Oral Histories of NLM’s Software Development: The Not Aways Smooth Process of Technological Change

As a part of my National Digital Stewardship Residency (NDSR) project, I’m interviewing staff members about their experiences developing and using software at the National Library of Medicine (NLM). Doing these interviews may be my favorite part of the job right now. Each of these staff members has had invaluable insight into the cultural and technical aspects of software development and into the history of NLM itself. Not to mention, I’ve heard a funny story or two.

Most recently, my mentor and I drove to Frederick, MD to interview a retired staff member about her work on NLM’s software products. Before I delve it the interview, I need to thank my mentor for joining me on this Thursday morning adventure and for BBQ after. My mentor is a total mensch.

We drove in Frederick to interview Rose Marie Woodsmall, who worked at NLM for thirty years and was instrumental on AIM-TWX, Grateful Med, and innumerable other projects. Throughout the first two months of my project, her name kept popping up in interviews, in documentation, and even in casual conversations with staff members. Organizing the interview, however, was a bit difficult as Woodsmall had retired and started a sheep farm in rural Maryland. Perhaps my only regret from this interview was that I did not get to meet any of the sheep. Even without the sheep’s input, the interview provided amazing background and context.

The interview was filled with anecdotes, including how Grateful Med got its name. (You’ll have to wait for a later post with that story. I have a long blog post planned about naming conventions at NLM and how that affects research and institutional culture.) Perhaps the most interesting aspect of the interview, however, was how Woodsmall was able to outline the lived experience of major technological shifts in computing and how the technological changes were not always smooth. Woodsmall frequently acted as a liaison between software users and developers on development projects, and she had to navigate relationships between many stakeholders.

The overall push of software development through the years that Woodsmall was a staff member at NLM was towards more user-friendly systems. MEDLARS I, the earliest of NLM’s computerized catalog search systems, required an expert user. Implemented in 1964, it was only searched by specially trained medical librarians, and the training was two weeks long! These medical librarians worked in libraries and hospitals around the world and helped facilitate access to NLM’s resources, even at a geographic distance. It was a big step forward in medical librarianship and medicine in general.

After MEDLARS I, however, came MEDLARS II which allowed for online search capabilities and was slightly less cumbersome to use, although not ‘user-friendly’ or ‘online’ in the ways we understand those terms today. After implementation in 1971, MEDLARS II still required specialized training, and although it was ‘online’ and allowed remote searches of databases in real time, it was not connected to the Internet. In fact, the Internet had not yet been invented. MEDLARS II relied on dedicated phone lines to establish its network connection, and computers that were connected to MEDLARS II were not necessarily connected to any other networks. Some machines were dedicated to simply searching the NLM databases. These machines did not look like computers today. Some were teletype machines, like the one pictured below.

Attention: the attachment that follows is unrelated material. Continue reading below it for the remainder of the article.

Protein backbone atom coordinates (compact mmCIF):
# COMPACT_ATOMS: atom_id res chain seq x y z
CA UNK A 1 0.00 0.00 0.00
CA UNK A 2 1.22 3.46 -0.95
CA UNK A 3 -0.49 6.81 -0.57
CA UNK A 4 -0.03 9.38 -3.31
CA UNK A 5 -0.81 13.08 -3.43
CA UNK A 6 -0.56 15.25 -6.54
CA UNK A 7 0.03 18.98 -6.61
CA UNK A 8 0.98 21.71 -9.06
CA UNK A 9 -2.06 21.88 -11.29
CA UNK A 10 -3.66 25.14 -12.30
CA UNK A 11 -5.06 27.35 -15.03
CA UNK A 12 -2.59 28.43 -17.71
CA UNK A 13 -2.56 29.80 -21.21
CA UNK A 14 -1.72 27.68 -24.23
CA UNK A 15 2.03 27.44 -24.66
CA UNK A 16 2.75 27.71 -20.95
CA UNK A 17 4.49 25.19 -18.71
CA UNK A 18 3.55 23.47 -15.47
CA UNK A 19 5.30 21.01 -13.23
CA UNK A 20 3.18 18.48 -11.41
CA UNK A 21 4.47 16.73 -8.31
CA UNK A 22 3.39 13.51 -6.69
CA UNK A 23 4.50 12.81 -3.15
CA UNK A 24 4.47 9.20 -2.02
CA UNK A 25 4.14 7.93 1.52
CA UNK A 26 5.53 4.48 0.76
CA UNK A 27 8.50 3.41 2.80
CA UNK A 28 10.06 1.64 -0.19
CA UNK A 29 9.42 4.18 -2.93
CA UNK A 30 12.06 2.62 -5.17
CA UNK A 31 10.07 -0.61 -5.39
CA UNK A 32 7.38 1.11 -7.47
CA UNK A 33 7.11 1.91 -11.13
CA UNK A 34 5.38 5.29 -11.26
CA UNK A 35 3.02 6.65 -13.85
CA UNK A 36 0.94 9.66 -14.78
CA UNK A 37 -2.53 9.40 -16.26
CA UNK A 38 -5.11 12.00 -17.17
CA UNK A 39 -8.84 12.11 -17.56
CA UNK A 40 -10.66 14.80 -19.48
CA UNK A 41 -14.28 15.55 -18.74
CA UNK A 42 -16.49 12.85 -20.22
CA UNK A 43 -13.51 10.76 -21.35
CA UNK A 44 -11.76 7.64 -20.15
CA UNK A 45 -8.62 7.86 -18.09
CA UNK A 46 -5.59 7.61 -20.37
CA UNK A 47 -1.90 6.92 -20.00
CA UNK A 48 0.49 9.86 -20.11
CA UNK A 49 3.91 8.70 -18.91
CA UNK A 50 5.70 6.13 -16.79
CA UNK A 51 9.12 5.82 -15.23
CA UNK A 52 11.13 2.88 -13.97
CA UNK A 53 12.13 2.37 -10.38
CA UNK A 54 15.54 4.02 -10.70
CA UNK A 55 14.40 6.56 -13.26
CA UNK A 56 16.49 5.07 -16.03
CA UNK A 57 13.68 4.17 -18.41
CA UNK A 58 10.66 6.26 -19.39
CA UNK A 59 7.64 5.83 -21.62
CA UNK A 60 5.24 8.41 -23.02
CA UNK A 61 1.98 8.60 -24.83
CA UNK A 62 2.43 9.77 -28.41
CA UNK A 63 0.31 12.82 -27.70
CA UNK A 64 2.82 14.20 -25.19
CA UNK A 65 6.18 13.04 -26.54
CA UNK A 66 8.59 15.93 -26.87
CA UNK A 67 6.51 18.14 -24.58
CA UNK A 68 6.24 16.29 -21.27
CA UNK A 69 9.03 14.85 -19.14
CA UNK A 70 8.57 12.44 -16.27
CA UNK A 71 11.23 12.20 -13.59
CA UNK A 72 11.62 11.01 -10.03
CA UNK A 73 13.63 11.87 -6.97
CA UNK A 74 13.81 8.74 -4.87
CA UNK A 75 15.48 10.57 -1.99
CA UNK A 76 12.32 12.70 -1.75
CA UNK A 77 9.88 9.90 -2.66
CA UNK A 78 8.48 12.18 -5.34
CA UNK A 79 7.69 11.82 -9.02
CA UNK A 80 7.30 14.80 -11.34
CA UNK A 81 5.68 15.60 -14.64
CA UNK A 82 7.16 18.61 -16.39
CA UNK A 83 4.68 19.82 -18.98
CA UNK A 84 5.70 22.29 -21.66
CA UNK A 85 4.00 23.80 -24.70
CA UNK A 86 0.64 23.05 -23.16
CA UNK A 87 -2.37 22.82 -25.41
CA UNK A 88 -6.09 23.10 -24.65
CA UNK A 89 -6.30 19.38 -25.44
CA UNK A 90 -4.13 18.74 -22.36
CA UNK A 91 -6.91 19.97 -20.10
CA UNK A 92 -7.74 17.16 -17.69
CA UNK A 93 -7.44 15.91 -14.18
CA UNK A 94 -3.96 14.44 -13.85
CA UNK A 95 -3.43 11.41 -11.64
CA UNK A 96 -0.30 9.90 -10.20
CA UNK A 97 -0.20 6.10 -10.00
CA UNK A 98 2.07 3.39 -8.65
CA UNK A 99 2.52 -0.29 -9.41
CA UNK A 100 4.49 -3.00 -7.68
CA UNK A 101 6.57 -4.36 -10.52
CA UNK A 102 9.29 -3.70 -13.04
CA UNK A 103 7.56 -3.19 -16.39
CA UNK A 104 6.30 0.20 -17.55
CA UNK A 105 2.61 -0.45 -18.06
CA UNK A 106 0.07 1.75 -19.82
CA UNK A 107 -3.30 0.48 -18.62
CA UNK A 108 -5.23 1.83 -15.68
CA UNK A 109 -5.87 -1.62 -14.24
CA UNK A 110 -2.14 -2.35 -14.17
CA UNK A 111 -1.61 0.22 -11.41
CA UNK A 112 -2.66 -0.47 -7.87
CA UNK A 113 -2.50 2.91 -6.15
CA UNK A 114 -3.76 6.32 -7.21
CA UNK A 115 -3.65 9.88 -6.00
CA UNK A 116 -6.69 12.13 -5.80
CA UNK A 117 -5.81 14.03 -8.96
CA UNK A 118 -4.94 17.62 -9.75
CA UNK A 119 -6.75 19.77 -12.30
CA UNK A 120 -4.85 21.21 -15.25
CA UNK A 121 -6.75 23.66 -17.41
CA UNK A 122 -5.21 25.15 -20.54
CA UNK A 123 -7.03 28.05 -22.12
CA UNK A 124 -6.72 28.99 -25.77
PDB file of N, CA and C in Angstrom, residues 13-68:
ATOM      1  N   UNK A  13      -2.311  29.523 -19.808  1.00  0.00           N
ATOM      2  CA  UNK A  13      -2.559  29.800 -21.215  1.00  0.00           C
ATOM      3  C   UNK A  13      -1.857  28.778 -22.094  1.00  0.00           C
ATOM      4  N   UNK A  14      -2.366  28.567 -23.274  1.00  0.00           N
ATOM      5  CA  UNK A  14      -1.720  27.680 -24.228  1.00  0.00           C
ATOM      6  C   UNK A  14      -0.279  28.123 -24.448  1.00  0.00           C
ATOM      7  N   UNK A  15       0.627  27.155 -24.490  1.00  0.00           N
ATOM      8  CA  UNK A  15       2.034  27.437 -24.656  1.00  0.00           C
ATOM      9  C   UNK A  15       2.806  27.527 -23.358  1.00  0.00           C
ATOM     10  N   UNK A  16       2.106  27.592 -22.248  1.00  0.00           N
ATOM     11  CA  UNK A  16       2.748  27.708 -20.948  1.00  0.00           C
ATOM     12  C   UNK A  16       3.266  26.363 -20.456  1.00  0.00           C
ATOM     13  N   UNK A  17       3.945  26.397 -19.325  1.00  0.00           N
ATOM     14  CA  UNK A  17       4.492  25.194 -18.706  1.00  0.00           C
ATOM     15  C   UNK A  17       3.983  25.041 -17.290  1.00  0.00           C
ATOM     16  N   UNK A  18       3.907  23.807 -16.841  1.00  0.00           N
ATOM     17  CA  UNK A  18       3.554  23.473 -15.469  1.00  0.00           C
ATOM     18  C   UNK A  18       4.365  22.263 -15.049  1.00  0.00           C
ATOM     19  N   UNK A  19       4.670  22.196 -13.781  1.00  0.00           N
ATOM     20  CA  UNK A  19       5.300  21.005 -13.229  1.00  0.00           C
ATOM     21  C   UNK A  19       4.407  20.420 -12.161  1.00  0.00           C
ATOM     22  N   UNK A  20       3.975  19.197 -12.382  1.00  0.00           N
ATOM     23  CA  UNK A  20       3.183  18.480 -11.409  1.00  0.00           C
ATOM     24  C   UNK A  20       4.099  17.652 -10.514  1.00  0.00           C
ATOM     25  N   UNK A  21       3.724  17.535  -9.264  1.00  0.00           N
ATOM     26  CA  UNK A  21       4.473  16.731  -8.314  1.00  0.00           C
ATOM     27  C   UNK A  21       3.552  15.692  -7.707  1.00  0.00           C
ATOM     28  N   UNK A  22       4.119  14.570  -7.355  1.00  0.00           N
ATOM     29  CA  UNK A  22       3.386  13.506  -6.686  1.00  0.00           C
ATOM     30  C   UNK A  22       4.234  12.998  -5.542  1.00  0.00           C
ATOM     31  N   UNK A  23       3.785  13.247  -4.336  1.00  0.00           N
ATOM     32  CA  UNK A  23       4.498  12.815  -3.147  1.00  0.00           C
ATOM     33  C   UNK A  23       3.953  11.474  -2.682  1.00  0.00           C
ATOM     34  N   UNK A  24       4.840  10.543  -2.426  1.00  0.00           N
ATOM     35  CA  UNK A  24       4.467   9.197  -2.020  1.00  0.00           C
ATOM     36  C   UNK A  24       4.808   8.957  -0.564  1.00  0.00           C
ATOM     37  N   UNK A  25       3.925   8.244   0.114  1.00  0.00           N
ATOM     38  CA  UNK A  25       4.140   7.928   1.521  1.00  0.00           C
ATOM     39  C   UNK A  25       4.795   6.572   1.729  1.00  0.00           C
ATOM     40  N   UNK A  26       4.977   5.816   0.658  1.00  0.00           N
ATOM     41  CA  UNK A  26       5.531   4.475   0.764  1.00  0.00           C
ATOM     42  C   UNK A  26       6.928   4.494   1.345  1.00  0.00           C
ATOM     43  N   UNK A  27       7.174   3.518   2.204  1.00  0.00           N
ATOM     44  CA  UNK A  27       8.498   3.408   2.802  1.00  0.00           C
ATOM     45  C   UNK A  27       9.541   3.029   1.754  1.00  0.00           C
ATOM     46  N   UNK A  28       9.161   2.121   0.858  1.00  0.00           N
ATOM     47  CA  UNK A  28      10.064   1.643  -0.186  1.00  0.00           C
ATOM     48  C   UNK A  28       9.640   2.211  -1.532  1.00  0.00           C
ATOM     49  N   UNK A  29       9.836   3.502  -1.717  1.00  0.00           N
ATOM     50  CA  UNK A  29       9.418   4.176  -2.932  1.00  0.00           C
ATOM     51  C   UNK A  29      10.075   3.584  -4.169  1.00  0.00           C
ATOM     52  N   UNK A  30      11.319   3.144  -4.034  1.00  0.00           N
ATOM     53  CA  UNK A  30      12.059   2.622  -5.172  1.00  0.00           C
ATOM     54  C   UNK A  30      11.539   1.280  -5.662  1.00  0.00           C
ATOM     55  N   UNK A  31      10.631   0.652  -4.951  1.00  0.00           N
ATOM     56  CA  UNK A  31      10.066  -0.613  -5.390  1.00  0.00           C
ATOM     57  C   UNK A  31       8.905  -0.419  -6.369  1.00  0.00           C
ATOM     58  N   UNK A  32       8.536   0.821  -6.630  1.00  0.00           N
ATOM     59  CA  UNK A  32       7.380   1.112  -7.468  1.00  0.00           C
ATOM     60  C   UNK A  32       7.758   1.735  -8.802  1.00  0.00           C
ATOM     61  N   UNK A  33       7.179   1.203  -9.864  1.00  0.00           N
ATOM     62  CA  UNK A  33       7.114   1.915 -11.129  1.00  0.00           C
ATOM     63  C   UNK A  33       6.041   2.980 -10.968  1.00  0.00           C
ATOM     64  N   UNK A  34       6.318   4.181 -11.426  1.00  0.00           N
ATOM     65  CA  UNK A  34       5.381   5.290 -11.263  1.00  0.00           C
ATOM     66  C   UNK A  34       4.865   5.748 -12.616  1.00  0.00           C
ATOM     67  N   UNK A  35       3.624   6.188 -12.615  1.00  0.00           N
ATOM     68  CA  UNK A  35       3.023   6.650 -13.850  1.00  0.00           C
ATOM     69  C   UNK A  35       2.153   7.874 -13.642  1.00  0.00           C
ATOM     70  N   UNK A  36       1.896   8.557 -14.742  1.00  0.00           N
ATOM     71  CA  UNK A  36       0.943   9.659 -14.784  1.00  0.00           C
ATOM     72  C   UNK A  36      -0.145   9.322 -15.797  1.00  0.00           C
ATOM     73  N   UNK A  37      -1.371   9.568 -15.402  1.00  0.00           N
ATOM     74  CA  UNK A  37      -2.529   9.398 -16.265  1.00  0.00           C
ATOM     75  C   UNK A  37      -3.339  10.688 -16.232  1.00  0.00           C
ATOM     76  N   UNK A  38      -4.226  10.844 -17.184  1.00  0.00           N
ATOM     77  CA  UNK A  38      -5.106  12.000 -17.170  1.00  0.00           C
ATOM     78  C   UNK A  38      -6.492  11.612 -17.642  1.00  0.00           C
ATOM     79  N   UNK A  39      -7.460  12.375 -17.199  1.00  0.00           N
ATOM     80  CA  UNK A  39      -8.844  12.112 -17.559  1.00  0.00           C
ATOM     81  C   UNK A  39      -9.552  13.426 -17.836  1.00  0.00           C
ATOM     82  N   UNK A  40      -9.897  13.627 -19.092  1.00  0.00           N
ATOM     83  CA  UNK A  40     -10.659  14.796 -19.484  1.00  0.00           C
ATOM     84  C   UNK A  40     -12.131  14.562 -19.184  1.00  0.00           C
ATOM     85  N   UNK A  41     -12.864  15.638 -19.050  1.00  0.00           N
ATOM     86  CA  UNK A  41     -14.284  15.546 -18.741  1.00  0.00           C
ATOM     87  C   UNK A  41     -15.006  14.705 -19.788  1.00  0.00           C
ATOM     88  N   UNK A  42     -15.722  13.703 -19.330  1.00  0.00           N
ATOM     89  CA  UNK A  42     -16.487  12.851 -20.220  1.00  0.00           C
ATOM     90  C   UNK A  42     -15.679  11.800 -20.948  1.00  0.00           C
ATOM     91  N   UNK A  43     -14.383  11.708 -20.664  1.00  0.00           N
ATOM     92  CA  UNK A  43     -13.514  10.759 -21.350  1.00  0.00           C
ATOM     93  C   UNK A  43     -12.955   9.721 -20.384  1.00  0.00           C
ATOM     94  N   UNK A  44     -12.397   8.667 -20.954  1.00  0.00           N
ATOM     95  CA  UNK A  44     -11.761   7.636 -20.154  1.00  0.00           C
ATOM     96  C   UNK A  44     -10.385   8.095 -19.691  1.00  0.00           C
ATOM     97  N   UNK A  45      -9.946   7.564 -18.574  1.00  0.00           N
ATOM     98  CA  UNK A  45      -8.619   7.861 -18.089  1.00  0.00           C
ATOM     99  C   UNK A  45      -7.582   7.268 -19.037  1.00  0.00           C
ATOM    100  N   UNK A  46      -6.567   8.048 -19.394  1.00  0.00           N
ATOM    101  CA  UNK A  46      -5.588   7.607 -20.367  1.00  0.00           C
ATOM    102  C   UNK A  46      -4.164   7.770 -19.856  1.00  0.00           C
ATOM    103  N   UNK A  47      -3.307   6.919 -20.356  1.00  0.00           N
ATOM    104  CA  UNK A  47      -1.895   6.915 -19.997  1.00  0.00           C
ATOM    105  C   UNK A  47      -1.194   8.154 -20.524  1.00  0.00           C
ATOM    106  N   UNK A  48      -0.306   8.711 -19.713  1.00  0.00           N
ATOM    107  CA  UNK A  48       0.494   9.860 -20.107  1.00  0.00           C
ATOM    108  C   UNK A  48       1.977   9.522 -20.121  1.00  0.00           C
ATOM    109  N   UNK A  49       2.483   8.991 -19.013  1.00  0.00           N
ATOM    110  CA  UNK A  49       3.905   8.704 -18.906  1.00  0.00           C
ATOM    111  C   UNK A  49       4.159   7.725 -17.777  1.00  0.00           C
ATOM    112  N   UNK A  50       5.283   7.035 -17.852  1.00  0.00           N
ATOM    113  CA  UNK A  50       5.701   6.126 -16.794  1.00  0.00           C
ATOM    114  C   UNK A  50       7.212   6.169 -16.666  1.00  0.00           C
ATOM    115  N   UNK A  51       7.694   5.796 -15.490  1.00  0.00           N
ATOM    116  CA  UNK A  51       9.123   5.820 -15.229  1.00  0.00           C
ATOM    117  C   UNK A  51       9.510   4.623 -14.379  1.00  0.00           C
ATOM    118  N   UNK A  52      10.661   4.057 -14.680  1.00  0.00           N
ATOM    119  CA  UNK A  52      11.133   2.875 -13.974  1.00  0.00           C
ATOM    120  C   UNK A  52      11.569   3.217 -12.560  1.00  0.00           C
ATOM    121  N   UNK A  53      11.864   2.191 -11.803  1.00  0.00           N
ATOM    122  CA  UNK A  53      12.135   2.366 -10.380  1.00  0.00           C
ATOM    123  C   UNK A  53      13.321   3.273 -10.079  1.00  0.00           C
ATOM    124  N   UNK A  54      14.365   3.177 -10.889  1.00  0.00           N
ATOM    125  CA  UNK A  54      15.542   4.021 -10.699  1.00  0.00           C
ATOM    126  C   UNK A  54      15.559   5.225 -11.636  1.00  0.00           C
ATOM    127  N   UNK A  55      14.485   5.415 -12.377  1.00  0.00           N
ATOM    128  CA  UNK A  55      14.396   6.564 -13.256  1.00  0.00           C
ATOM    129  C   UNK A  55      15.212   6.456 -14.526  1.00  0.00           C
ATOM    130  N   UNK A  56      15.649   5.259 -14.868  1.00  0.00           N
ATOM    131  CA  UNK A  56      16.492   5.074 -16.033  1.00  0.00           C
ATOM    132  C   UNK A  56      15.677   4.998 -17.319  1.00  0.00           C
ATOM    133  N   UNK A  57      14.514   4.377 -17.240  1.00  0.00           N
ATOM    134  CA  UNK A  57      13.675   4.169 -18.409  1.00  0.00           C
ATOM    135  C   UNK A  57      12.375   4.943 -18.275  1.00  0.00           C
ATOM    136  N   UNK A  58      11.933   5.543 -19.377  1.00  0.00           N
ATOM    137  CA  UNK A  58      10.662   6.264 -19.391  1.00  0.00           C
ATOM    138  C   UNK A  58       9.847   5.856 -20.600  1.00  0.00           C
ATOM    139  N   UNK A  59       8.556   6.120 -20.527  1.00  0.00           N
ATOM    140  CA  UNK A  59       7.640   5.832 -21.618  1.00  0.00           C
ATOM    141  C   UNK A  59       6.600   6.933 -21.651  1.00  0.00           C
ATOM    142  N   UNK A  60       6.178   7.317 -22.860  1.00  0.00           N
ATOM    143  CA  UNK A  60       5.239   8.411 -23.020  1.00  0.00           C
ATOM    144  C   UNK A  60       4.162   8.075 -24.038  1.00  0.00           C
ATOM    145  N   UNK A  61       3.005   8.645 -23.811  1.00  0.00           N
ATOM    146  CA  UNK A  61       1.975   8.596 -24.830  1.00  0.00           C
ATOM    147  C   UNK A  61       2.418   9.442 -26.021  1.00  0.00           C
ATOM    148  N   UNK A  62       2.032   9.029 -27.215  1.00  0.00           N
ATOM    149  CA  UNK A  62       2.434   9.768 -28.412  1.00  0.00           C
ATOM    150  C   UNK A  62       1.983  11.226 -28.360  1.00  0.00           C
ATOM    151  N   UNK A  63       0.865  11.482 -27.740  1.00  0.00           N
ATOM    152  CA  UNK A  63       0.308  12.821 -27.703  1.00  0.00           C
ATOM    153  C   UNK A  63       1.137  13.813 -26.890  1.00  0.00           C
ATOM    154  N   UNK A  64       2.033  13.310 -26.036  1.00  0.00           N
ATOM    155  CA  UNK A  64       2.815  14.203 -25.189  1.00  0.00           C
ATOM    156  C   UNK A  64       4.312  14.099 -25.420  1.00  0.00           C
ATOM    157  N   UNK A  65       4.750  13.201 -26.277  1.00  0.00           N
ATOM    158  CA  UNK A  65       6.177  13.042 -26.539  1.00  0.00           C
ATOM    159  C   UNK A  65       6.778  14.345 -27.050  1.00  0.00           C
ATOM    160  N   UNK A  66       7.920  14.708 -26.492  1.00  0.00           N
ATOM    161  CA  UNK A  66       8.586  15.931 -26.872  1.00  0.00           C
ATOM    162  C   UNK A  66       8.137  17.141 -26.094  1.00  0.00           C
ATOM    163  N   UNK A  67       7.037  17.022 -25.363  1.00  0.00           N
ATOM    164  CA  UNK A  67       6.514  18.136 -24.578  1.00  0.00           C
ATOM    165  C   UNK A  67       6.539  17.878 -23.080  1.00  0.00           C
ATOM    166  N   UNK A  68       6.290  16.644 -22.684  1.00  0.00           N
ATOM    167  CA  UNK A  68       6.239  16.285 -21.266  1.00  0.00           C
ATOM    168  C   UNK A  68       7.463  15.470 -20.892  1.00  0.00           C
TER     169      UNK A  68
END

Image provided by the Providence Public Library
Image provided by the Providence Public Library

Although MEDLARS II sounds very limited considering current search capabilities on the Internet, it was another step forward for medical librarianship. It seems like common sense to assume that everyone welcomed the switch from batch-processing to online search. After all, why not make life easier? However, as Woodsmall pointed out, the switch was not universally applauded. Some of the search analysts, accustomed to their particular place within their individual institutions, were suspicious of the new technology and were concerned about losing their sense of prestige. One librarian even hid the teletype machine used to connect to the network in a closet. She did not want her patrons to use it, and she did not want them to see her use it. Eventually, people saw its utility and the transition became smoother.

Woodsmall talked about similar issues when NLM began to implement Grateful Med widely. Many librarians, even up to the 1990’s, were nervous about allowing end-users to search a database without their assistance. In a Letter to the Editor in the Bulletin of Medical Library Associations published in January 1994, Catherine J. Green, a librarian at Bethesda Memorial Hospital in Boynton Beach, Florida, quotes a recent lecture that argues that allowing end-users to search the database on their own “is not only a dumb idea, it is a dangerous idea!” Green and others were worried that doctors would inefficiently or inaccurately search for medical information using Grateful Med, thus impacting the quality of patient care. This concern is not unfounded, and although Grateful Med is now frequently praised for helping democratize access to medical information, this concern at the time of implementation is an important aspect to the technology’s history.

The point is that change is not always universally heralded, and it is possible to forget that fact when those changes are later determined to be technological progress. The move from batch-processing to online search and then to end-user search capabilities are all seen as positive advancements in medicine and medical librarianship now. But, when these changes were implemented, they were not always seen as progress in medical librarianship. Disagreements and long discussions about the viability of these technologies cannot be overlooked because they are an integral part of the way that technological change occurred.